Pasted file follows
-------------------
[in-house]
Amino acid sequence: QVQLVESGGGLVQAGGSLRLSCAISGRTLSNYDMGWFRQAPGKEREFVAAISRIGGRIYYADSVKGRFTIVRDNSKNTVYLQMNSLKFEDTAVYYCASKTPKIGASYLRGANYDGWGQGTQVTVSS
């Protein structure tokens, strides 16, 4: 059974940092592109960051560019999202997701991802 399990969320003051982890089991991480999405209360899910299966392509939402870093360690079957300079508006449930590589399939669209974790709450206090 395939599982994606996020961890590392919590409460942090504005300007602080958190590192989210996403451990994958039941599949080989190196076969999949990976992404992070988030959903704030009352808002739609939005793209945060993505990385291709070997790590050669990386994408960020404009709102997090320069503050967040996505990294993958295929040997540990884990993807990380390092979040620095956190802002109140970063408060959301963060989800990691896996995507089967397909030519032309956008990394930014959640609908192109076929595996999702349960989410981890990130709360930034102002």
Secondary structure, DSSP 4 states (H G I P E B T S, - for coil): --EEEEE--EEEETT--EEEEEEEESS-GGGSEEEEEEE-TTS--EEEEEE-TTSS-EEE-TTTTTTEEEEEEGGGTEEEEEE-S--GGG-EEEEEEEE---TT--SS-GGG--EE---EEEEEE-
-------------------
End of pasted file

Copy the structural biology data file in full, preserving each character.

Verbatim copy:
[in-house]
Amino acid sequence: QVQLVESGGGLVQAGGSLRLSCAISGRTLSNYDMGWFRQAPGKEREFVAAISRIGGRIYYADSVKGRFTIVRDNSKNTVYLQMNSLKFEDTAVYYCASKTPKIGASYLRGANYDGWGQGTQVTVSS
């Protein structure tokens, strides 16, 4: 059974940092592109960051560019999202997701991802 399990969320003051982890089991991480999405209360899910299966392509939402870093360690079957300079508006449930590589399939669209974790709450206090 395939599982994606996020961890590392919590409460942090504005300007602080958190590192989210996403451990994958039941599949080989190196076969999949990976992404992070988030959903704030009352808002739609939005793209945060993505990385291709070997790590050669990386994408960020404009709102997090320069503050967040996505990294993958295929040997540990884990993807990380390092979040620095956190802002109140970063408060959301963060989800990691896996995507089967397909030519032309956008990394930014959640609908192109076929595996999702349960989410981890990130709360930034102002």
Secondary structure, DSSP 4 states (H G I P E B T S, - for coil): --EEEEE--EEEETT--EEEEEEEESS-GGGSEEEEEEE-TTS--EEEEEE-TTSS-EEE-TTTTTTEEEEEEGGGTEEEEEE-S--GGG-EEEEEEEE---TT--SS-GGG--EE---EEEEEE-